In the footsteps of a Templeton prize winner
Conference in remembrance of Stanley L. Jaki OSB
10 December 2019
Location: Hungary, Győr
Czuczor Gergely Bencés Gimnázium Széchenyi tér 8-9
10.10-10.20 Szilveszter Vizi E.: Jáki Szaniszló OSB a tudós, a hit védelmezője
10.20-10.40 Zoltán Frenyó (MTA-BTK) The Cosmological Argument in Stanley L. Jaki’s Thinking, and the Roads of the European Metaphysics
Starting from Stanley L. Jaki’s work God and the Cosmologists, and with respect of the cosmological argument, the lecture tries to compare the concepts of the created world and the eternal world, and strives to show the points of contact between the Greek and the Christian ontology.
10.45-11.05 László Székely (MTA-BTK) John-Paul II and Stanley Jáki on the Relation between Science and Theology
In the second half of 20th century the Vatican discussed the relation between science and theology two times on the highest level: in the encyclical of Pius XII On the Proof of Existence of God in the Light of Modern Natural Science in 1951 and in the address of John Paul II on Galileo’s case on 31 October 1992. Although already the encyclical of 1951 had laid emphasis on the difference between science and theology, the analysis of the relation between these two basic fields of human thought by John Paul II is considerably more discerning and profound. Of course the approach presented by him did not emerge from one day to another: It was prepared by a committee delegated by the Pope, and in turn this committee also could base its investigations upon the results of philosophical and theological researches done in this topic in the four decades since elapsed. Stanley Jáki (who was named by John Paul II an honorary member of the Pontifical Academy of Sciences in September 1990) was one of the most relevant researchers working in this field, whose investigations (and especially those concerning the relation between scientific cosmology and theology) were directed exactly at the foundation and elaboration of an approach represented later by the Pope.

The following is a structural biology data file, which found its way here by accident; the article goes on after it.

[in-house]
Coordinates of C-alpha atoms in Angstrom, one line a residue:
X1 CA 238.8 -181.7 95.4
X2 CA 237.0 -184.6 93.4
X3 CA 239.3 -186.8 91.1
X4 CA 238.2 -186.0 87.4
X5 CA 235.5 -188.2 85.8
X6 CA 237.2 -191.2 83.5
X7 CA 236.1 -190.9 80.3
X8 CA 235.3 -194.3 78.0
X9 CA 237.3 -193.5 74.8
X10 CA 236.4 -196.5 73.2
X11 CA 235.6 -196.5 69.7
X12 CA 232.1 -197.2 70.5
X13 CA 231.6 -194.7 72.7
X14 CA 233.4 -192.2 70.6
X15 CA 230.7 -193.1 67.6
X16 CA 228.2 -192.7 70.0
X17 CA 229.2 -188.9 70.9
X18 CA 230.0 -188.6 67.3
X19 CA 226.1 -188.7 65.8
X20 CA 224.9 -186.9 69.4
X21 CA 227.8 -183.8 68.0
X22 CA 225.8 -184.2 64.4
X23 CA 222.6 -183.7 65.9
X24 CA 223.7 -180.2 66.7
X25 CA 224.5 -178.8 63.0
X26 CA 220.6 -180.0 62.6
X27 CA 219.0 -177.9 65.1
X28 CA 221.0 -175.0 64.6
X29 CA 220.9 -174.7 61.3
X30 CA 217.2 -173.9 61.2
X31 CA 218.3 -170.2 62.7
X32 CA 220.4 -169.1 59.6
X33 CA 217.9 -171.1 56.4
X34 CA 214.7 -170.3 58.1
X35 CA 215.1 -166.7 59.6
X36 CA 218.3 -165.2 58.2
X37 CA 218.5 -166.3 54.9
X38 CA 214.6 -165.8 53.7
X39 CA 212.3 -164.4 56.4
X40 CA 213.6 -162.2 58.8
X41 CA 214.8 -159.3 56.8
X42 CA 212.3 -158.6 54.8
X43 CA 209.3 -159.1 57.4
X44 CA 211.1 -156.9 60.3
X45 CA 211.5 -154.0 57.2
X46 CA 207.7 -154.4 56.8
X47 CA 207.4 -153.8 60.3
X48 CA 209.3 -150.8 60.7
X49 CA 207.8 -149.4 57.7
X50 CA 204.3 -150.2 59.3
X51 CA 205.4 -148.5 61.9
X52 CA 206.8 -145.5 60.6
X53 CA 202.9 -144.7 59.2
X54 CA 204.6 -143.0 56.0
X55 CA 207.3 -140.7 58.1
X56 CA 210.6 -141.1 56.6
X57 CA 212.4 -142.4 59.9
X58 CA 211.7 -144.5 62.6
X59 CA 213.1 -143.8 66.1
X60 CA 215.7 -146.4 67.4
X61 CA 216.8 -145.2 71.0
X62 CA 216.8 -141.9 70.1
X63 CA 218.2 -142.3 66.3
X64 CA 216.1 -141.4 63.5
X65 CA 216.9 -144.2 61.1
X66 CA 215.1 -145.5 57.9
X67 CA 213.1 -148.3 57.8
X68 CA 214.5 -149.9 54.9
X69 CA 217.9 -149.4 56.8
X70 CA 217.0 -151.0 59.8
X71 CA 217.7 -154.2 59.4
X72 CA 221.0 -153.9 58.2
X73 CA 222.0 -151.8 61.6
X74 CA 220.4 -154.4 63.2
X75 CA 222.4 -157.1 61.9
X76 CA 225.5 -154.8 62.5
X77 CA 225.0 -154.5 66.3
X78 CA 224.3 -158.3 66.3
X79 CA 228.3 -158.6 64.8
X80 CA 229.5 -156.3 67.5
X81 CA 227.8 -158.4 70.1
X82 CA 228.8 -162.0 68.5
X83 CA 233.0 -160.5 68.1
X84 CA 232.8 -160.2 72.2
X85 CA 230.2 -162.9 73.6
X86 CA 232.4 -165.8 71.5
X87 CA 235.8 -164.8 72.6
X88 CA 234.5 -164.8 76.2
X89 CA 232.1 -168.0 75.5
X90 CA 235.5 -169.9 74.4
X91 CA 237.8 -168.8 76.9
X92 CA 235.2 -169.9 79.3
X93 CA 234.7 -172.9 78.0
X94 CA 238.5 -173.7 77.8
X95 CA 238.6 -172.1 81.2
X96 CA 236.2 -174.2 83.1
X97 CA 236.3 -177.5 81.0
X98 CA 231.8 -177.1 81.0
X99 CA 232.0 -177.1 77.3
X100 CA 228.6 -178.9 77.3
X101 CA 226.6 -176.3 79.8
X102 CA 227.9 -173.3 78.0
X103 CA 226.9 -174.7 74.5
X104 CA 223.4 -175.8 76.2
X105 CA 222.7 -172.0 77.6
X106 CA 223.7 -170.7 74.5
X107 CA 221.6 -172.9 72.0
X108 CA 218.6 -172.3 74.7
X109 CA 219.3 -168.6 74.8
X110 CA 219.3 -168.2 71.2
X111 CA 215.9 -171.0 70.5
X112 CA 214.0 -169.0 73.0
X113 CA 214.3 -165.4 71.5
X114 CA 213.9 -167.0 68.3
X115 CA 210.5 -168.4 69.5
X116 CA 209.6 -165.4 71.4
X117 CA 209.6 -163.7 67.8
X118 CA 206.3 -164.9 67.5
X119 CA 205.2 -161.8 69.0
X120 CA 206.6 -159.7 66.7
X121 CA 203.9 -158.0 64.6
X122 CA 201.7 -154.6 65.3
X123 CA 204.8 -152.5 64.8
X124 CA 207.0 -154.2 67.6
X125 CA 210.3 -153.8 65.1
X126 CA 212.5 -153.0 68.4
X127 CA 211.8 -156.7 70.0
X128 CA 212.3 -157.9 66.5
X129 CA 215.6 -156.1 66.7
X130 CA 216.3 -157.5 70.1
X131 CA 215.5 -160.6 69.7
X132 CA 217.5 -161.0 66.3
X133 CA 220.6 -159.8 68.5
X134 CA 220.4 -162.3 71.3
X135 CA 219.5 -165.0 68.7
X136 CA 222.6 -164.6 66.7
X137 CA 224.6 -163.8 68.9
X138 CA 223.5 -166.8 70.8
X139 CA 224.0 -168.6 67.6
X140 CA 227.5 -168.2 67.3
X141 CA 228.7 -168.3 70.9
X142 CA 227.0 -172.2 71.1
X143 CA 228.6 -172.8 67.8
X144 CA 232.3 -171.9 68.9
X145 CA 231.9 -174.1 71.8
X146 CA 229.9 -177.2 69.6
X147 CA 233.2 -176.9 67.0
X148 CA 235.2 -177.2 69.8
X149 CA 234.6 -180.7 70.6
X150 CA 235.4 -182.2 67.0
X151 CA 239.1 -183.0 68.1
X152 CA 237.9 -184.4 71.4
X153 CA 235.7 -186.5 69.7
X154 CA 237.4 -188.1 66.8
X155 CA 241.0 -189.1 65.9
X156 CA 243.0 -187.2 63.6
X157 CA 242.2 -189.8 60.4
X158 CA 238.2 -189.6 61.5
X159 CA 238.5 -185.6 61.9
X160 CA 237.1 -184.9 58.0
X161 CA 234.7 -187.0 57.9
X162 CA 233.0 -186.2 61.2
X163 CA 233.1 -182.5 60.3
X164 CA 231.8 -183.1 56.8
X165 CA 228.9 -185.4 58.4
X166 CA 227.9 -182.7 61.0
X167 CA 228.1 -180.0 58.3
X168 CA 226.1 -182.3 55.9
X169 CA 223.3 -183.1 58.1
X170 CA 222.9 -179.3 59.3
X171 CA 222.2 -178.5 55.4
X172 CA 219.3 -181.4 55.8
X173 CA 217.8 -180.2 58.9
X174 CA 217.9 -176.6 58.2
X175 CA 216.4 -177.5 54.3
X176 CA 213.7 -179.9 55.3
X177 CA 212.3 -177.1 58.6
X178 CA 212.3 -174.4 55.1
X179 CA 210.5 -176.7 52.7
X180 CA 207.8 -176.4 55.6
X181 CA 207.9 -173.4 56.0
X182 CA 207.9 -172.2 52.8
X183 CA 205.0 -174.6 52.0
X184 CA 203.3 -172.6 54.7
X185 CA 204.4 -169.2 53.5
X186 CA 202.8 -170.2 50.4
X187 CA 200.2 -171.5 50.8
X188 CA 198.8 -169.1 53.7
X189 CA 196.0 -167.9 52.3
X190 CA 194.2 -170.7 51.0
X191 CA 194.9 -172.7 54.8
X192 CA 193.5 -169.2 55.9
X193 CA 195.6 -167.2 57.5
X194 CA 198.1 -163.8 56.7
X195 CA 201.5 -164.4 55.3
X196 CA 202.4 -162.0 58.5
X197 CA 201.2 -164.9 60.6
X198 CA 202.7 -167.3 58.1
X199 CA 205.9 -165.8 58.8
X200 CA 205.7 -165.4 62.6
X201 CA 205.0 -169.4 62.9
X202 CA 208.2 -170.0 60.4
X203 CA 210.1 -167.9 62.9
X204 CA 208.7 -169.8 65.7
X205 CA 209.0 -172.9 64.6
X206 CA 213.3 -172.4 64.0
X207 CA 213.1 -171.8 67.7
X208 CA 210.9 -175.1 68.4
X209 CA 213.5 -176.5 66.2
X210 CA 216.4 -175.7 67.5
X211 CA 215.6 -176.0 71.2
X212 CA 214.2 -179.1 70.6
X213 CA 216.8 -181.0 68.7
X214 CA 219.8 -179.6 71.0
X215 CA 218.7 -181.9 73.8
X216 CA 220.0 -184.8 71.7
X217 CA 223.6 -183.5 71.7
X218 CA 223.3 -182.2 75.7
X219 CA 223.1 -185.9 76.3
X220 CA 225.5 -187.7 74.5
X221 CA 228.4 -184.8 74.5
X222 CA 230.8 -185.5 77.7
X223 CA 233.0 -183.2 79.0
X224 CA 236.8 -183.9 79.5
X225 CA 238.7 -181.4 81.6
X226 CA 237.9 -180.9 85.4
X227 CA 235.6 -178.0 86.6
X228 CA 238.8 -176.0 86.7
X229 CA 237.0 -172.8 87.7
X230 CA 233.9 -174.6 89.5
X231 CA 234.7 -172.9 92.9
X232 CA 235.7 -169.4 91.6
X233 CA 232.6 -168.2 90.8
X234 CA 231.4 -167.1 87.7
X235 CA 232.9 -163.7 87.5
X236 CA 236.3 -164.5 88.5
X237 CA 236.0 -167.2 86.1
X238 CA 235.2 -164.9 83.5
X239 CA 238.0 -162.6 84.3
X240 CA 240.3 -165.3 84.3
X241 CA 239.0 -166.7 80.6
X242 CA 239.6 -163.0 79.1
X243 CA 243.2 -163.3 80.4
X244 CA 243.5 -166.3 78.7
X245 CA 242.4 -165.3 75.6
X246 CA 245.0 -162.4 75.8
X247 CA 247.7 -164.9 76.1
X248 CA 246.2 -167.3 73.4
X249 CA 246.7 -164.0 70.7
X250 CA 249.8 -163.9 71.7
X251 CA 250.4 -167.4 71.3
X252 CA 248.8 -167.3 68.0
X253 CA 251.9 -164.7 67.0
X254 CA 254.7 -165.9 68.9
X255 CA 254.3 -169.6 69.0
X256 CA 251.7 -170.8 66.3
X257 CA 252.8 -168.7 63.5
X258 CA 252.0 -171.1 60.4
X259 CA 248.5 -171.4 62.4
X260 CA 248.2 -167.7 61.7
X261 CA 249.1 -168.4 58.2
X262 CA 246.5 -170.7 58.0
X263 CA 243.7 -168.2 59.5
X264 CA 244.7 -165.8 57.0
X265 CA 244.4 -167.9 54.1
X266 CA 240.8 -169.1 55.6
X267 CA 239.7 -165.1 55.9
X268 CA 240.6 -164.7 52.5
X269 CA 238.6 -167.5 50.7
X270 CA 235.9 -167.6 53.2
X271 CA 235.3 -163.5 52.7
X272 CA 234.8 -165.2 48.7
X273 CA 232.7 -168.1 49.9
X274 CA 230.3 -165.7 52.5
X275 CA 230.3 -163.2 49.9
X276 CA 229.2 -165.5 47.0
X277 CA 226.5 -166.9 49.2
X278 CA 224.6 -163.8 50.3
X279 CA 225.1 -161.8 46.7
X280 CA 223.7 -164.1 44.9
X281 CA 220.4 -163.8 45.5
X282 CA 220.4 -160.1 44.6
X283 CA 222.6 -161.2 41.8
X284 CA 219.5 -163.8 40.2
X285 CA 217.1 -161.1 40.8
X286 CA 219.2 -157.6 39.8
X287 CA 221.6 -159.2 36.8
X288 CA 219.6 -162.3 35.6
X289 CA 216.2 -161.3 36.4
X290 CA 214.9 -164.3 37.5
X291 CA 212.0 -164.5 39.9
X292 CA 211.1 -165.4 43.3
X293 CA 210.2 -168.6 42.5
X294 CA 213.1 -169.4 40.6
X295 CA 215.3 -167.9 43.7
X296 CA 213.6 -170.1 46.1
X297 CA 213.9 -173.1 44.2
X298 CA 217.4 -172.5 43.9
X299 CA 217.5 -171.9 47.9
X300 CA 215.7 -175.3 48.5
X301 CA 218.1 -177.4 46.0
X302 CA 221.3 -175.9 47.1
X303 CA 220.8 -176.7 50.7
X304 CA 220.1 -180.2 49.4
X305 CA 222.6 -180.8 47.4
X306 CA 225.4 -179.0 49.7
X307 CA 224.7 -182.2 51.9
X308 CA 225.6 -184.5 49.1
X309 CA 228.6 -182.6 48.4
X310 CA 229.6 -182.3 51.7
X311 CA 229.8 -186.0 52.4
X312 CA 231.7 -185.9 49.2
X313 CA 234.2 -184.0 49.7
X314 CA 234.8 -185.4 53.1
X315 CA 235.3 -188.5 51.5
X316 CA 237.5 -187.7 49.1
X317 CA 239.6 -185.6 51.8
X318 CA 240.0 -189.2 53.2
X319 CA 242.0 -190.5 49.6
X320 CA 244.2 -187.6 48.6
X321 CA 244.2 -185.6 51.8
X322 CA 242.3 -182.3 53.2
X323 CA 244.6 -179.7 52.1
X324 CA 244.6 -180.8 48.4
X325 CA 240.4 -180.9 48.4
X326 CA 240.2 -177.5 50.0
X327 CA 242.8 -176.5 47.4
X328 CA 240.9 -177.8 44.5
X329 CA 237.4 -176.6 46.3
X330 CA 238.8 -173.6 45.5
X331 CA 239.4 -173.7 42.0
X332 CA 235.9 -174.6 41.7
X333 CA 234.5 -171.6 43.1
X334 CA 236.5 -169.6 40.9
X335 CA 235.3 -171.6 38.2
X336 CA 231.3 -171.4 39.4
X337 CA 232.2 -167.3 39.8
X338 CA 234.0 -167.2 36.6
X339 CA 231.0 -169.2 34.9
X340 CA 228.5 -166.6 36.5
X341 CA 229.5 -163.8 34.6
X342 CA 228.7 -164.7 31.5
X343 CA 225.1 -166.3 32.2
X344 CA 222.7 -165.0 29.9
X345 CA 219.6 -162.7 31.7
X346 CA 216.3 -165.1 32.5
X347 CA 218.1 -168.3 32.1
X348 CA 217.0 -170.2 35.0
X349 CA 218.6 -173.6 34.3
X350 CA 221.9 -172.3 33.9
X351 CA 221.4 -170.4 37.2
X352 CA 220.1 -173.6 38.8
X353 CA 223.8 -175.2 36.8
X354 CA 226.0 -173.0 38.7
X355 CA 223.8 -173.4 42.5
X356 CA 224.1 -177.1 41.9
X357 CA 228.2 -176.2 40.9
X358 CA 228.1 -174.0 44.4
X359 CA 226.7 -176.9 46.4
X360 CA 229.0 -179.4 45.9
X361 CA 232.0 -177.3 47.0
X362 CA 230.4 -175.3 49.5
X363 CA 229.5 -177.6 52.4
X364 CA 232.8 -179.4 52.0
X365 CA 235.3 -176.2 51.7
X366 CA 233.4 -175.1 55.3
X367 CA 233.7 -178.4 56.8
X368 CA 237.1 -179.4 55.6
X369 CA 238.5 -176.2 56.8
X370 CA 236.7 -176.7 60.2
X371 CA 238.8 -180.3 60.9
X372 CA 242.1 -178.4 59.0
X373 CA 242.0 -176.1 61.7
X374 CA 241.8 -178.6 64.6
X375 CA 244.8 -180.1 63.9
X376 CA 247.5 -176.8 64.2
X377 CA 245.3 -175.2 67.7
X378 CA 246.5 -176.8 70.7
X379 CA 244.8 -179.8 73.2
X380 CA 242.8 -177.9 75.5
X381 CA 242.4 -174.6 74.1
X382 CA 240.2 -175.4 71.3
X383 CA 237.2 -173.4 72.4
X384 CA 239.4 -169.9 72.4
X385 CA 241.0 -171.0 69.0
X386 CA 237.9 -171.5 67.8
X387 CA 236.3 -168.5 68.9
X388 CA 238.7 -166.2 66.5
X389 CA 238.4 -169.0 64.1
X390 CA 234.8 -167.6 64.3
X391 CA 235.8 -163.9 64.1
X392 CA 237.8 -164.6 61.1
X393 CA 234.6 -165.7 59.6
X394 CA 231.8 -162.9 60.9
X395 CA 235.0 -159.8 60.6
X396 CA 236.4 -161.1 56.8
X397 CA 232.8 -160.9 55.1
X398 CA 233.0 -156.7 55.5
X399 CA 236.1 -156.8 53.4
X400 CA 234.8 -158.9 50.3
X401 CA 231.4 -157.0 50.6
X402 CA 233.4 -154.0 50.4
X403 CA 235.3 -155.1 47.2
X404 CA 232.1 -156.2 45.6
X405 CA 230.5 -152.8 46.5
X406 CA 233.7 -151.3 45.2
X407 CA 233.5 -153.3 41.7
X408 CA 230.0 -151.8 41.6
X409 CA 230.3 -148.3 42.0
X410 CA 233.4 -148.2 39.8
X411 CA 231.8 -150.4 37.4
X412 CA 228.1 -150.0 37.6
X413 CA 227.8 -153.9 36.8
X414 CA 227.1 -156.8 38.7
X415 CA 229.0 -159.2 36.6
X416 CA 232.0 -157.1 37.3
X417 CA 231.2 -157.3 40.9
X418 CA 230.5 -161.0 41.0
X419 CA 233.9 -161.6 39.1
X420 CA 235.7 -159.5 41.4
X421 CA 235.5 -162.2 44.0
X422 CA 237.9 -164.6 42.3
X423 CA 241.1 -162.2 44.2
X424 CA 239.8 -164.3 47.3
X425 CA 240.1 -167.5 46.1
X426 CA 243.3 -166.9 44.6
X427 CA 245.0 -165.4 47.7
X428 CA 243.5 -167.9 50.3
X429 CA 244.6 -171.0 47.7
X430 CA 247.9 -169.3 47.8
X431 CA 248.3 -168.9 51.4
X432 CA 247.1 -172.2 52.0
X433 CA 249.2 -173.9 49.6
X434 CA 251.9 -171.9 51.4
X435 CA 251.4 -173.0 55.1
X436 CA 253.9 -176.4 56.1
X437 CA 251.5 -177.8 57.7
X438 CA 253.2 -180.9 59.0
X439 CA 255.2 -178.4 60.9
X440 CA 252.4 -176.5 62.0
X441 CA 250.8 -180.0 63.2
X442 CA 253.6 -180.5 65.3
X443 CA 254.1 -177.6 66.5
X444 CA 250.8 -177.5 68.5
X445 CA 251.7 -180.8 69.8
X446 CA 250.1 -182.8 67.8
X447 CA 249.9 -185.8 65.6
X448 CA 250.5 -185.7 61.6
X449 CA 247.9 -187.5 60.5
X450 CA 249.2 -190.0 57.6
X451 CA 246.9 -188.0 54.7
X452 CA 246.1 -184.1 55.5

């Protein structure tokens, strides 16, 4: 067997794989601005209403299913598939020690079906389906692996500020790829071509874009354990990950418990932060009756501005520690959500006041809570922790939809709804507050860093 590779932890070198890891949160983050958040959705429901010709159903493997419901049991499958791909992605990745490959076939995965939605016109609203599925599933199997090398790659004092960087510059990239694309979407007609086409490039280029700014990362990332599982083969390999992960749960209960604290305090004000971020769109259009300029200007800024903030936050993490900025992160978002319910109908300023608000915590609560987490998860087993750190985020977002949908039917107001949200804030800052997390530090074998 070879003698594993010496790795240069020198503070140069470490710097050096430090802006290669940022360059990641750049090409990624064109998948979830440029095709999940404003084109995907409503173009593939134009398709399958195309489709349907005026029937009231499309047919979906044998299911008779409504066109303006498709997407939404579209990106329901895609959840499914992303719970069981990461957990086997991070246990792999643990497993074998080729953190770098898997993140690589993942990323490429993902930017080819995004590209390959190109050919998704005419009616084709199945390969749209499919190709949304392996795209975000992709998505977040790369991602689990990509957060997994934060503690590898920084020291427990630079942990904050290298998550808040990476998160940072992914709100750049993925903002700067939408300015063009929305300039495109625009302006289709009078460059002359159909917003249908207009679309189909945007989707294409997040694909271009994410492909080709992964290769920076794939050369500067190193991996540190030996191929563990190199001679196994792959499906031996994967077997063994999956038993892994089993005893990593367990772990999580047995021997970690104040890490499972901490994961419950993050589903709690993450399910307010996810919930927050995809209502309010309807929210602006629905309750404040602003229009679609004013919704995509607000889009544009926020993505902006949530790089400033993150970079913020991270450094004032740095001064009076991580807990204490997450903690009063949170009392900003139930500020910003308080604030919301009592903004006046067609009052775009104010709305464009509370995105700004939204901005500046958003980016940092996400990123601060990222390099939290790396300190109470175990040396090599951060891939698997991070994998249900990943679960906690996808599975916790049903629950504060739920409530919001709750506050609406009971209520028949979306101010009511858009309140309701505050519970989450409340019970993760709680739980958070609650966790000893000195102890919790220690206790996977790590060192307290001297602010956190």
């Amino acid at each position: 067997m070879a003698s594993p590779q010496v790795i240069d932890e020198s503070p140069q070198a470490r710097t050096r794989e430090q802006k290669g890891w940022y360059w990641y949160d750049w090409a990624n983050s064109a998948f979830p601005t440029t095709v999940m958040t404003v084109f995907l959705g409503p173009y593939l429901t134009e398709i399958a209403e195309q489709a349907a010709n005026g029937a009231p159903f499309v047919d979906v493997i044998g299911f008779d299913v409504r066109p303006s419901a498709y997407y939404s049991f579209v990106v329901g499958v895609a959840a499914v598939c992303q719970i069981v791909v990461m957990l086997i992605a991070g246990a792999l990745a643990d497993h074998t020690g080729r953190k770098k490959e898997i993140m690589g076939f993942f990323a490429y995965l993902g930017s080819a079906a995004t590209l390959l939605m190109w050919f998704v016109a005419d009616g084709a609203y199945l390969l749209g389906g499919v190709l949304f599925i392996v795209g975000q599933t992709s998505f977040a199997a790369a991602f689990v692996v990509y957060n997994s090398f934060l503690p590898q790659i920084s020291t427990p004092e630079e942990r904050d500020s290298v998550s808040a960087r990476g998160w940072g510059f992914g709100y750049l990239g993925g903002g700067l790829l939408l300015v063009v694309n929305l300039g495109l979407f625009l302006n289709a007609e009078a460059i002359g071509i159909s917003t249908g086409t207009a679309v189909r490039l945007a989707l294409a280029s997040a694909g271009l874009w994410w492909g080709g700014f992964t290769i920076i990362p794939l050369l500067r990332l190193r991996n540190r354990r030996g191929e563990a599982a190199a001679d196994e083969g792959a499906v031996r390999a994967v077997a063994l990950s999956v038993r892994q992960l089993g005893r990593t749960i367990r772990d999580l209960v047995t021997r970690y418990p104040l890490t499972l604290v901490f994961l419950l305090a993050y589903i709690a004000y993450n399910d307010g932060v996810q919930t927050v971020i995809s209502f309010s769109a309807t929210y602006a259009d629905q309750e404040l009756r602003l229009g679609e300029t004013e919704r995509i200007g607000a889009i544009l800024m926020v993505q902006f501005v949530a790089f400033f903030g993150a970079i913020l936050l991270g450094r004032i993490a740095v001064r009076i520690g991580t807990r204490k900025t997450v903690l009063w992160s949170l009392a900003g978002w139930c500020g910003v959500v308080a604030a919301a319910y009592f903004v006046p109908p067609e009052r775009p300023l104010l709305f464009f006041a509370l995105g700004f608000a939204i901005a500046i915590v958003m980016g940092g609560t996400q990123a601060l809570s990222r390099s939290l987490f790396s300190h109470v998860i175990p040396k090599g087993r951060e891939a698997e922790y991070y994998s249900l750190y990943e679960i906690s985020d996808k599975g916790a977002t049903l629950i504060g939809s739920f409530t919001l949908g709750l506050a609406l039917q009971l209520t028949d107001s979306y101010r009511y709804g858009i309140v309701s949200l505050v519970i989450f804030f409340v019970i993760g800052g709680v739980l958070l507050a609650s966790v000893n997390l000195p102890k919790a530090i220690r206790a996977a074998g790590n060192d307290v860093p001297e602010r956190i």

In my talk I will compare the views of John Paul II and Stanley Jáki on the relation of science and theology, and indicate that the point of view represented by the Vatican on its most higher level in 1992 corresponds to the concept forming the focus of Jáki’s works. Whereas Jáki had to take a critical point of view concerning the encyclical by Pius XII, his approach and the Vatican’s view got into harmony with each other in 1992: one may say that John Paul II approved exactly the view held, along with others, by Jáki. On the other hand, our honour for him would not be sincere if we remained in silence about the moments of his works in which we don’t agree with him. At the end of my talk as such moments I will briefly mention his criticism of Teilhard de Chardin’s cosmology and an aspect of his concept of the relation between physics and Gödel’s’ theorem.
11.10-11.30 Ferenc András (PE-MFTK) Faith, knowledge and understanding — Their role and significance in contemporary language philosophy